​​Annie Sertich: How to Not Kill Yourself for 30 Days... and the Next 330

Sometimes you have to take things one day at a time.

​​Annie Sertich: How to Not Kill Yourself for 30 Days... and the Next 330

American Midwesterners can have a definite stigma attached to them, particularly since the recent election, so to come on stage in Edinburgh under the guise of one American stereotype, only to strip back that character and expose a former suicidal part of herself was incredibly brave and the audience required some convincing. Annie Sertich revisits a period of her life with divorce, death, love and friendship to talk the audience through how not to kill themselves, one day at a time.

Americans love therapy and suing each other, this became explicitly clear very quickly as Sertich tells us of what can only be described as a year from hell. With just her on stage it's conversational and interesting, I feel spoken to individually but in reality am one of many audience members and sat 3 rows back. The real success of her show lies within its intimacy, it feels personal and exposing and raw - and it works. The isolation she creates for herself on stage only adds to the authenticity she exhibits, allowing the audience to react emotively and fill gaps between her life experiences and theirs.

Her use of audio and visual effects was excellent, matching the narrative with photographs of people and scanned copies of notes she wove the stories beautifully. When other characters were needed to illustrate a point or offer an alternative point of view, to a concept or conversation she stepped up, creating distinguishable voices which helped to clarify rather than confuse. The show took a little while get going and not everyone was on board, with a few walk outs at the start, which I'd put down to differences between expectations and the reality of the content and style being different. That being said, some moments did fall flat, notably when moments which should've been met with laughter were met with silence, but perhaps this is due to American and British humour being famously conflicting.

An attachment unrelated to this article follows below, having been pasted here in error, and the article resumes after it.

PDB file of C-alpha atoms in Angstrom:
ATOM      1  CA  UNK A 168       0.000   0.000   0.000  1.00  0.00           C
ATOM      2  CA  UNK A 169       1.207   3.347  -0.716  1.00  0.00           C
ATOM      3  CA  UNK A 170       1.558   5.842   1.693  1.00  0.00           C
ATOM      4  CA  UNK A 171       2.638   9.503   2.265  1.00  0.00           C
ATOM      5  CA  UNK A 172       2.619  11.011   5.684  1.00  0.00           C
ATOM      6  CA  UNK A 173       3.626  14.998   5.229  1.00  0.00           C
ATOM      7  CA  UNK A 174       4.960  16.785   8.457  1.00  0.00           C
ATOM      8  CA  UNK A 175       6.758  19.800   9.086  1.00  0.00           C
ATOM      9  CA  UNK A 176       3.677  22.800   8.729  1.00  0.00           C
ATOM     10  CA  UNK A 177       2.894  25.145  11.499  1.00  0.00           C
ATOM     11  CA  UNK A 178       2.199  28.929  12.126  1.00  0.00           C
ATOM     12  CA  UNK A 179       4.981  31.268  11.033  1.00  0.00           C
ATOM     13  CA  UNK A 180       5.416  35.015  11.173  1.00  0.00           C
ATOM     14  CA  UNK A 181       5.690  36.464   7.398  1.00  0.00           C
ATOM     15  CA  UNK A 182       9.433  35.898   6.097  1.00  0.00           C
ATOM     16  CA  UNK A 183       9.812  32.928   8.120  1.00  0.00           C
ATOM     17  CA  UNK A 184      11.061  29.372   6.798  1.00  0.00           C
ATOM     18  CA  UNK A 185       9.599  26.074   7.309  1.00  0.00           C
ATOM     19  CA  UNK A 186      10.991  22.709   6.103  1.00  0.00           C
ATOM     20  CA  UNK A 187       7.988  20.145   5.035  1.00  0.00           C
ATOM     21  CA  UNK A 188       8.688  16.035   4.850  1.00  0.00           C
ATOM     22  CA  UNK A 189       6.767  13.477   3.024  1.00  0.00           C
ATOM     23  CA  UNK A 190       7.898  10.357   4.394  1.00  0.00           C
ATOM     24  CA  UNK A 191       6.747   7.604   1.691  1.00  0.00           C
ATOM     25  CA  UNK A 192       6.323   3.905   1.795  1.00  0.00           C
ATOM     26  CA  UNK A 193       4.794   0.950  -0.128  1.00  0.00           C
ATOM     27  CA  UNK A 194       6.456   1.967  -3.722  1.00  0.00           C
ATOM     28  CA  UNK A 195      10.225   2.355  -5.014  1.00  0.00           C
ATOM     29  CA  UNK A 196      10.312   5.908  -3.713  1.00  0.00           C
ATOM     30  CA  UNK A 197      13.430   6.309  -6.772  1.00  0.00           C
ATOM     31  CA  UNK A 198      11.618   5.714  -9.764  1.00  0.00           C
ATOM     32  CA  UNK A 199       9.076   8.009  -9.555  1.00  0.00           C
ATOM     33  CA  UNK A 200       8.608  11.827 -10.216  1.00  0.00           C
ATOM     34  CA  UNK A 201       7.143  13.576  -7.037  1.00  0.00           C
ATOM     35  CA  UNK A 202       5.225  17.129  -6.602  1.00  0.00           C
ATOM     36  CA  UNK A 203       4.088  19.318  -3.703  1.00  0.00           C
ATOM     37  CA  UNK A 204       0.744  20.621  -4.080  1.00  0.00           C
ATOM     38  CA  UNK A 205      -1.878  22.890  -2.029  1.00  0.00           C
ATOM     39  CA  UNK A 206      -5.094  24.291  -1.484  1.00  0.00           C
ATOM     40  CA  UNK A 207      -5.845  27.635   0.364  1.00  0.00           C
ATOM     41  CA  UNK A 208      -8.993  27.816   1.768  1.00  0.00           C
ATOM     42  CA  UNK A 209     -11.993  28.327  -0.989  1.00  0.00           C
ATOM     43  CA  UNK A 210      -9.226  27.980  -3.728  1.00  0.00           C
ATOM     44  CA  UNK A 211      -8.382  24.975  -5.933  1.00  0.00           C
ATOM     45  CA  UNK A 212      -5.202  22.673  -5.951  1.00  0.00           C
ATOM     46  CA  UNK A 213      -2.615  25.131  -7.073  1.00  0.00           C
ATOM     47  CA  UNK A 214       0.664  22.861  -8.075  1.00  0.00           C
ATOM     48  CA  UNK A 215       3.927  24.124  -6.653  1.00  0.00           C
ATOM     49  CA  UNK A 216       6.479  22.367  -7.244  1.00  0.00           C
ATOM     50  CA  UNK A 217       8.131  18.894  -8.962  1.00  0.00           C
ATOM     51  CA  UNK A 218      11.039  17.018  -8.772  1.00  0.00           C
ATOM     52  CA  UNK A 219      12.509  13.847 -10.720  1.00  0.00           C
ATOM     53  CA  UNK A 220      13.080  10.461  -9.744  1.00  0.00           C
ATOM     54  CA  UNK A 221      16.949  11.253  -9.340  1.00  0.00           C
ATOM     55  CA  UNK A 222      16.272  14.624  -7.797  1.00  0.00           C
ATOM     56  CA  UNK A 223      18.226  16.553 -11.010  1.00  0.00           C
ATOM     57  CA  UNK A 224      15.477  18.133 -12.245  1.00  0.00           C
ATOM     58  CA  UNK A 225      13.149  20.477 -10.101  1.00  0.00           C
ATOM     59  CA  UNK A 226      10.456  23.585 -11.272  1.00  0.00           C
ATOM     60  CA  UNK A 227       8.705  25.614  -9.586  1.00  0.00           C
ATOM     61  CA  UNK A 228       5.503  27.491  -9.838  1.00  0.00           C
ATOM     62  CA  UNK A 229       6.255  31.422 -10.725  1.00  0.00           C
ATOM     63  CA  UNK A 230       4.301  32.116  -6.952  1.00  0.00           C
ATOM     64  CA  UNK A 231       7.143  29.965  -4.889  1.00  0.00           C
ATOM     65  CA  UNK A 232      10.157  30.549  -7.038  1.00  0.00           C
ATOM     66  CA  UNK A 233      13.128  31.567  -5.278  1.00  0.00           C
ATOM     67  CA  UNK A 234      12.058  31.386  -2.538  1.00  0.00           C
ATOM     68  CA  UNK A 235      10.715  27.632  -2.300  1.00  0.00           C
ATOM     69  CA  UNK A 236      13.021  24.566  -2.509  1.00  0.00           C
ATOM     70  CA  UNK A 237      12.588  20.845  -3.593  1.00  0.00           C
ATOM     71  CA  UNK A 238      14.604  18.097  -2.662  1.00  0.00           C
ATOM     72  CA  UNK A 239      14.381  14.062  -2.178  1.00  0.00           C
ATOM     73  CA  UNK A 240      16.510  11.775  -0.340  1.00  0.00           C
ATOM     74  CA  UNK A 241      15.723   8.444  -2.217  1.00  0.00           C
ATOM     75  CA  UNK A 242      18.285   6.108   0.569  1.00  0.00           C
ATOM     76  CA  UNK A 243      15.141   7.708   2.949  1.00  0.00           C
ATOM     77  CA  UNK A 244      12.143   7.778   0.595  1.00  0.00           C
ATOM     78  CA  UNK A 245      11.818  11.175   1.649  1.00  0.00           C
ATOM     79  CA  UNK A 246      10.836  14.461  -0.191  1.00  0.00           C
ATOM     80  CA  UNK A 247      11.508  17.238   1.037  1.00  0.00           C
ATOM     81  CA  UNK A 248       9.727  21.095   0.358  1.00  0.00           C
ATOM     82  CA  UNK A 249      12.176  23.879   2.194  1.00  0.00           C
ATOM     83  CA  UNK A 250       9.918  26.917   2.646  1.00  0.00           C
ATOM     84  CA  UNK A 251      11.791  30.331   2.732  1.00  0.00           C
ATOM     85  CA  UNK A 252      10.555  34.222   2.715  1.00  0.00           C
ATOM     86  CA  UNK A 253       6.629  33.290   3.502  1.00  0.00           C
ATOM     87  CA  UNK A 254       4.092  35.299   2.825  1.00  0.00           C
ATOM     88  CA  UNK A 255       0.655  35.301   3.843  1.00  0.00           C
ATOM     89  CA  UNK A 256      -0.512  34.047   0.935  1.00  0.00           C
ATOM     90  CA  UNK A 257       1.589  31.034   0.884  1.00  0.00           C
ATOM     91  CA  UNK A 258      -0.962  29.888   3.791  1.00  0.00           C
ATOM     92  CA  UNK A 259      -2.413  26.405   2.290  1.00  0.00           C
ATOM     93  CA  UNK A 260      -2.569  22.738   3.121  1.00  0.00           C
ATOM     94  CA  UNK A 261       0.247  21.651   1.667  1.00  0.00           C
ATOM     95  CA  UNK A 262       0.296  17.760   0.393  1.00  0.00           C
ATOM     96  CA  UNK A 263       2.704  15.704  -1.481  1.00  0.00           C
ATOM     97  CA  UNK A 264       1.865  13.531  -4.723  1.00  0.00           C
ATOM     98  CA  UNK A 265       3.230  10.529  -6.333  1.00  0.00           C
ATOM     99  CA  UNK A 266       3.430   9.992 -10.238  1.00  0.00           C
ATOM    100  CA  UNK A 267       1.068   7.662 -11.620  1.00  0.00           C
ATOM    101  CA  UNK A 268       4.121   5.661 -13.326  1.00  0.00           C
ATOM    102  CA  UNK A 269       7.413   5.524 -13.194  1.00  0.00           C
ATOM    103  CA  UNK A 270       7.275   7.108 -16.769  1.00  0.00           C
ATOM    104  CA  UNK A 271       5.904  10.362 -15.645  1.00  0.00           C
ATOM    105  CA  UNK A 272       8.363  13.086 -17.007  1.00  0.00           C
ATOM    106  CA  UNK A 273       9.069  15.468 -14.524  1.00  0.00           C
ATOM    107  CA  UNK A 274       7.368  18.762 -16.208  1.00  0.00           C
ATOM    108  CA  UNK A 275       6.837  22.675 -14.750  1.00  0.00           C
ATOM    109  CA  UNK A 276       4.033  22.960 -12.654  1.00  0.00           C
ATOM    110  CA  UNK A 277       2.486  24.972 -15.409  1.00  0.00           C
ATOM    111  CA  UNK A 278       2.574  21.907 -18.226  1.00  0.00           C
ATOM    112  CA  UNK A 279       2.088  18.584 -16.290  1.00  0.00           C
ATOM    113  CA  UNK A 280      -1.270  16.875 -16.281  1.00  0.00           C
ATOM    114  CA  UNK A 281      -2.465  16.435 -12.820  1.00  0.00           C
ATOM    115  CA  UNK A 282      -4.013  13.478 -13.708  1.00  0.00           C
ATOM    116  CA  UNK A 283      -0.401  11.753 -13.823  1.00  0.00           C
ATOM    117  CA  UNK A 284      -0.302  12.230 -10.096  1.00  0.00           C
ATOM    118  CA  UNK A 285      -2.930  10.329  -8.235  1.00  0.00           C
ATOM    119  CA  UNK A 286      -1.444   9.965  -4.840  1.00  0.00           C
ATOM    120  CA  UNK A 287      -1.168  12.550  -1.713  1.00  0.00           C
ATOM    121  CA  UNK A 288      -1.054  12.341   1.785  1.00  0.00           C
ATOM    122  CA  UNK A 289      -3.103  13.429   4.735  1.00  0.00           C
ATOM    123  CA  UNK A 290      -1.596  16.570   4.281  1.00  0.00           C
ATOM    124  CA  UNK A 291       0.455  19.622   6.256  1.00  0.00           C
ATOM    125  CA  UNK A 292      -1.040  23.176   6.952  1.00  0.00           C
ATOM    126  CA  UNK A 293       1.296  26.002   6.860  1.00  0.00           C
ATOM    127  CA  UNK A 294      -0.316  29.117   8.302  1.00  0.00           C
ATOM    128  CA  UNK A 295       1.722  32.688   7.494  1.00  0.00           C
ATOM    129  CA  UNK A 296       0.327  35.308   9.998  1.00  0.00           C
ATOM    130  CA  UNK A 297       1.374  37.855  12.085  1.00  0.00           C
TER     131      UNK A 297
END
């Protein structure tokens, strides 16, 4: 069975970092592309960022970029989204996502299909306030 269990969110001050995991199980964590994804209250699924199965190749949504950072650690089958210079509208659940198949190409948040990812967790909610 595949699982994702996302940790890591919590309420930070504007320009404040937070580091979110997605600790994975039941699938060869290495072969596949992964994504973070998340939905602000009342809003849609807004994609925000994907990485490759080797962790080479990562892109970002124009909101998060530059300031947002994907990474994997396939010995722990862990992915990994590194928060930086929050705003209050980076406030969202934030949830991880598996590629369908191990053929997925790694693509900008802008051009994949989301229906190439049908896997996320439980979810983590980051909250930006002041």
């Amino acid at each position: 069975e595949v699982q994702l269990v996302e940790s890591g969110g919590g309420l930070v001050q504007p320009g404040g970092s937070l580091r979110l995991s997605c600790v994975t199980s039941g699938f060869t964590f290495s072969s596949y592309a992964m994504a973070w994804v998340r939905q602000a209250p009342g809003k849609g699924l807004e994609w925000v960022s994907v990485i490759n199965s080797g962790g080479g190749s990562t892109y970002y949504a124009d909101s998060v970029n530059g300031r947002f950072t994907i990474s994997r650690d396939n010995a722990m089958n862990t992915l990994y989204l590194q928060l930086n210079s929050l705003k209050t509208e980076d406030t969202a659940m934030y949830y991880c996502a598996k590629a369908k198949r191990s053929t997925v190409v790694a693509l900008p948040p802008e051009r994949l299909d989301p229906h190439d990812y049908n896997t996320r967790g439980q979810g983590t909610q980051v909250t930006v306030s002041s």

"It doesn't get any easier, it just gets different' – Annie Sertich offered traditional platitudes in a manner which meant they held weight and meaning, even after leaving the room.


For tickets and further information visit the Fringe website.

Author

Sally Trivett

Sally Trivett Voice Team

Sally's interests lie very much within the visual arts and communication. Straddling multiple art forms, including writing, sculpture and film, her work focuses on concept, provoking thought and challenging societal norms.

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